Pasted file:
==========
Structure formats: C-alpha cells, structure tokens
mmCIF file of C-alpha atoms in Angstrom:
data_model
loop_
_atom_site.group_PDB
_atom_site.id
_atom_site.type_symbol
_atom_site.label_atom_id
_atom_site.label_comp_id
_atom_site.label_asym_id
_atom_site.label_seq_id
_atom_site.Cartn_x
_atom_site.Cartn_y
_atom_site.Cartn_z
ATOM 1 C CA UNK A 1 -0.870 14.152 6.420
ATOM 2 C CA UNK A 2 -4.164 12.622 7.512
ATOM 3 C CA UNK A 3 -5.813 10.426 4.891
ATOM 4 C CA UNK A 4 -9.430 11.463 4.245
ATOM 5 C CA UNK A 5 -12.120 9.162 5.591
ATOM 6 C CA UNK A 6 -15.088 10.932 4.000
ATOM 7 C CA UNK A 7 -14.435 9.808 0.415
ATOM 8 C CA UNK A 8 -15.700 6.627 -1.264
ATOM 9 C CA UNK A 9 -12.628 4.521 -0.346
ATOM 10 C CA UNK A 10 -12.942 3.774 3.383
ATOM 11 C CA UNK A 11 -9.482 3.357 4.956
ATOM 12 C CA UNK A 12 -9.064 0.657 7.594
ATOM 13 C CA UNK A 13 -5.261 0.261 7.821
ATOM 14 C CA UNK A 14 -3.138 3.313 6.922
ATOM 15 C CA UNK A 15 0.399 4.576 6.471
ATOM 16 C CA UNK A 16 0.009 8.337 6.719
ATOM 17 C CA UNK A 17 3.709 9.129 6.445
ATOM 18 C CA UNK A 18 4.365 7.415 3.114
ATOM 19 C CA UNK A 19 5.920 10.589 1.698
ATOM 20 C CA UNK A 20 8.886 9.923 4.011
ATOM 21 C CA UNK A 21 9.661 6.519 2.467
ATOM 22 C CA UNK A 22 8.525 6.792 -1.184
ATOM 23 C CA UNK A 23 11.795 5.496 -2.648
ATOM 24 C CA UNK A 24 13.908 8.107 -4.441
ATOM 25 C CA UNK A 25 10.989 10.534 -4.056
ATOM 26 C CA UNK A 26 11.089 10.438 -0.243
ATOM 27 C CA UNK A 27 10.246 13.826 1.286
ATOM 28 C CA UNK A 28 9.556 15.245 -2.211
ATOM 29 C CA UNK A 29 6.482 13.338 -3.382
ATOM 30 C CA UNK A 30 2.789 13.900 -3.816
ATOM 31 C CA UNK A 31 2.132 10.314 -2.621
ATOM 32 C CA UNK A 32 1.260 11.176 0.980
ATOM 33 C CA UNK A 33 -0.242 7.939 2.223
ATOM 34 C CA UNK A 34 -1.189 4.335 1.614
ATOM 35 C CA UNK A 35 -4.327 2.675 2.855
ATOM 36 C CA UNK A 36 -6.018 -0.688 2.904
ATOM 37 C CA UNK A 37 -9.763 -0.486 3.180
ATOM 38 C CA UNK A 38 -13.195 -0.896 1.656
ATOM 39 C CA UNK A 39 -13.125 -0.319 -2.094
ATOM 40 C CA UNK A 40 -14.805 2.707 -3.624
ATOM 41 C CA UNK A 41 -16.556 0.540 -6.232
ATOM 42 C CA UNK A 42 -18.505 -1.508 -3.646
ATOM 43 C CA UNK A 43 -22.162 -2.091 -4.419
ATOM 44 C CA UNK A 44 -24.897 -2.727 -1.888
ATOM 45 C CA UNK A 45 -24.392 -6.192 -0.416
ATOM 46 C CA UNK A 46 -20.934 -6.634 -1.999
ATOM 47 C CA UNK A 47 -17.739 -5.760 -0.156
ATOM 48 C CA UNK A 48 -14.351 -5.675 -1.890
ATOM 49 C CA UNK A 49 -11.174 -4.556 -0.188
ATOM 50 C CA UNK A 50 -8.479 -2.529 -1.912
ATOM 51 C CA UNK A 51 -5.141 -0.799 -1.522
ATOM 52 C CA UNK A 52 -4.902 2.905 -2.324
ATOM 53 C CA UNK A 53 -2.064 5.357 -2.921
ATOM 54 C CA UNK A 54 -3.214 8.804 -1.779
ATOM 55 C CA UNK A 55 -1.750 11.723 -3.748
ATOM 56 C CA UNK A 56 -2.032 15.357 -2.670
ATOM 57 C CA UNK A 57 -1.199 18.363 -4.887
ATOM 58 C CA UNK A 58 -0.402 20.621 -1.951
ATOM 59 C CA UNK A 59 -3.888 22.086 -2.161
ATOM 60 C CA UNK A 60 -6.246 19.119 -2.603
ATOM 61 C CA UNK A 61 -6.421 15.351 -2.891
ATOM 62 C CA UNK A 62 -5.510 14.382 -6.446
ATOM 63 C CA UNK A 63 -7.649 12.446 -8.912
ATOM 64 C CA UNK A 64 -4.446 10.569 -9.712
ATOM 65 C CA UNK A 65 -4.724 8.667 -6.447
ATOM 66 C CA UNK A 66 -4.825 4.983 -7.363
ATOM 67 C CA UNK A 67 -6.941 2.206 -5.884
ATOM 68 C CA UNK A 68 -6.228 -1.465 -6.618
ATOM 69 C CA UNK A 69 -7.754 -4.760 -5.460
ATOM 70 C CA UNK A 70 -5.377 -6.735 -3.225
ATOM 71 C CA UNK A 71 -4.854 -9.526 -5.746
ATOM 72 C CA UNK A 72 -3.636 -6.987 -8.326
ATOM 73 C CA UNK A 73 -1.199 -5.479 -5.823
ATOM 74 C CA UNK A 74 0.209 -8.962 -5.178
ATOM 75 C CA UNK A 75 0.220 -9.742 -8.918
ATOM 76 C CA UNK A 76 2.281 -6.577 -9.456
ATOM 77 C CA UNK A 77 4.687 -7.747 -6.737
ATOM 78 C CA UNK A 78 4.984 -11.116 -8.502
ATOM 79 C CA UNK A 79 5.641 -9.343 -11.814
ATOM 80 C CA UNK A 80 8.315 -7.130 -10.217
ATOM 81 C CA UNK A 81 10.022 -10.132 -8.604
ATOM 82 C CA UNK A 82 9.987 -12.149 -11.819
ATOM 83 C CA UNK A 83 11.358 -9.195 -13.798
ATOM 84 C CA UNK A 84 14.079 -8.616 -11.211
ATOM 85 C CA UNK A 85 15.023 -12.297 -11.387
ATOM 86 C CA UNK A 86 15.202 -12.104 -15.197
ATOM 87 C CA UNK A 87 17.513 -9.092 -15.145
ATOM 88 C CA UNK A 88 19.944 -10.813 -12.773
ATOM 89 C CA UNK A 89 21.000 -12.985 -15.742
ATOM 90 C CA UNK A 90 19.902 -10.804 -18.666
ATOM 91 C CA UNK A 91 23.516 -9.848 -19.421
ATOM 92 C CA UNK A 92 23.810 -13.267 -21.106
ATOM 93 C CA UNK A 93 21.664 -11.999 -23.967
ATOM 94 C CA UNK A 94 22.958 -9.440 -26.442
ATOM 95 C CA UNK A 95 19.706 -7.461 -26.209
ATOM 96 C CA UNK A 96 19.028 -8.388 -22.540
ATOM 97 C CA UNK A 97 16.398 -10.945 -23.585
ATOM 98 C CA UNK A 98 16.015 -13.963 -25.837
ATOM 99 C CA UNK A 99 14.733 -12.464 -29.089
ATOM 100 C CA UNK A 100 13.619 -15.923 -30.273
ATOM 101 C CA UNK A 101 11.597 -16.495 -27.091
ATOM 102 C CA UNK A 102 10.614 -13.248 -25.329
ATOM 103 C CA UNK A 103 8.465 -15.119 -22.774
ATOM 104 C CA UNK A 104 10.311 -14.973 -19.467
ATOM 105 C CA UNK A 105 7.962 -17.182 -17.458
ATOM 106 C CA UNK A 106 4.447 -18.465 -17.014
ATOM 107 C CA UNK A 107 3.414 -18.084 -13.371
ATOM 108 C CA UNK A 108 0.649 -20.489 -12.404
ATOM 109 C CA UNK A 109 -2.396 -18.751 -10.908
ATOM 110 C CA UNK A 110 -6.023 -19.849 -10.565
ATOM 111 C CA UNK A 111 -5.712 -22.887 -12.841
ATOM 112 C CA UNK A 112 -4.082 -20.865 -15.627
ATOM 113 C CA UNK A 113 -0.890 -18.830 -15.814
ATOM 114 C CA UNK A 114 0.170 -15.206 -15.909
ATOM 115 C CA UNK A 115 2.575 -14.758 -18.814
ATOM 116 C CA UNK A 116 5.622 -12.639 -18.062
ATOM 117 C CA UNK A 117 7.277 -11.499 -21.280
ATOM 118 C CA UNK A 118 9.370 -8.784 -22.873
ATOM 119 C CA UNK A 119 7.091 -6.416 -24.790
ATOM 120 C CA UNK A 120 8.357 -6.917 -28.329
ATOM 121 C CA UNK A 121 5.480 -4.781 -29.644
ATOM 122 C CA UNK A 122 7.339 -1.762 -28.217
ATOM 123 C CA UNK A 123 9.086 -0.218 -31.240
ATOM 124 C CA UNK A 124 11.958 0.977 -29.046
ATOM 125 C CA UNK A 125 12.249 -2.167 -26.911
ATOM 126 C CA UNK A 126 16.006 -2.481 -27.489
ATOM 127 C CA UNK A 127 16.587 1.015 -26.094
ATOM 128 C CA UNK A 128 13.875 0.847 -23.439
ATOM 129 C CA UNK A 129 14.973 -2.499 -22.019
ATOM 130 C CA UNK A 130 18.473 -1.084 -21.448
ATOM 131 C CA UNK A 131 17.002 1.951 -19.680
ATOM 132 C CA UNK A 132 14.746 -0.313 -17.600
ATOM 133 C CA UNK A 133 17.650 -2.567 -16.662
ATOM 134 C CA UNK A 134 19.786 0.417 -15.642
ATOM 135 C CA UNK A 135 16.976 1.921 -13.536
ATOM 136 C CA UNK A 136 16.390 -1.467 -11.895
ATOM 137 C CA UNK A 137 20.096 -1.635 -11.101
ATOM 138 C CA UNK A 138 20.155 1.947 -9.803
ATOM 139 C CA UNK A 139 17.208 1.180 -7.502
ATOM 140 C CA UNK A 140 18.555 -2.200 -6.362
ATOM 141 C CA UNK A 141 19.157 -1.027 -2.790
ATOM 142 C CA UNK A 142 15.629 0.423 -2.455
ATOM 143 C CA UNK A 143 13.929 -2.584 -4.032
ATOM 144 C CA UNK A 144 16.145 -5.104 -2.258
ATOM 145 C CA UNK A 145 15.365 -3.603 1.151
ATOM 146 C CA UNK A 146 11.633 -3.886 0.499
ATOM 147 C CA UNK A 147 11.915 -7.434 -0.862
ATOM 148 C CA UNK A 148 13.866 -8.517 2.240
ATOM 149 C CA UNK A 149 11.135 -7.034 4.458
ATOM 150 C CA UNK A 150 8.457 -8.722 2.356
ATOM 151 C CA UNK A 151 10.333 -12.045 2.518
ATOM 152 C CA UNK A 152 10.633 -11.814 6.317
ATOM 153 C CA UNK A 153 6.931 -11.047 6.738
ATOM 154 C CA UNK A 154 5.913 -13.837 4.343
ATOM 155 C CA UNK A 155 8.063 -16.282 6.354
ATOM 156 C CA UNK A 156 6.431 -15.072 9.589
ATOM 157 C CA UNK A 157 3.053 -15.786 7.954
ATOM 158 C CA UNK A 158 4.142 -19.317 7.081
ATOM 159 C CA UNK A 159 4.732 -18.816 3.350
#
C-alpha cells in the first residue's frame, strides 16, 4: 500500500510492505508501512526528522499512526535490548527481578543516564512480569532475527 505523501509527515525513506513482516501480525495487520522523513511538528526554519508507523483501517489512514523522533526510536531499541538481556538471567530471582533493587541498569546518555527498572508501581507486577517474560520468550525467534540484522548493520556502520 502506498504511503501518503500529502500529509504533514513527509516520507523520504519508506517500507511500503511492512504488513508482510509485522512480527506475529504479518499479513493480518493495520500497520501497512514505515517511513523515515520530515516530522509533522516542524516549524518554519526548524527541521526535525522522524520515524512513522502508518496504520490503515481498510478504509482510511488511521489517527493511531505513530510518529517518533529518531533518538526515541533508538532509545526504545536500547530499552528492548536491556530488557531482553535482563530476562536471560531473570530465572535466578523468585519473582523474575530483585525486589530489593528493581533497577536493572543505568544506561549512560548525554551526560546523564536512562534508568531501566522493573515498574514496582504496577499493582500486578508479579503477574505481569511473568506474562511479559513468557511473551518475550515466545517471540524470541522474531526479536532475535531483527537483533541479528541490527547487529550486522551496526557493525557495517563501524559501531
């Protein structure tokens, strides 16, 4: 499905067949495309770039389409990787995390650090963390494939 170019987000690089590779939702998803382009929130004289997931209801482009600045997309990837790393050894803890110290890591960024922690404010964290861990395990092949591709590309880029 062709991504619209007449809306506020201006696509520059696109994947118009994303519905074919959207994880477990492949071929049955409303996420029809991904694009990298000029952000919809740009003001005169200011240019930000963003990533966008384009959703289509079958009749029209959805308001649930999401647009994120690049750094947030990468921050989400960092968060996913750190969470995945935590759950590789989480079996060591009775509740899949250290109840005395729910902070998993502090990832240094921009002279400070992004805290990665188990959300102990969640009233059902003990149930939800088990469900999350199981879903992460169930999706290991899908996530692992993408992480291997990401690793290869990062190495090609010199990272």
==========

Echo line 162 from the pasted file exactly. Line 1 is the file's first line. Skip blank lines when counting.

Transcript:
ATOM 148 C CA UNK A 148 13.866 -8.517 2.240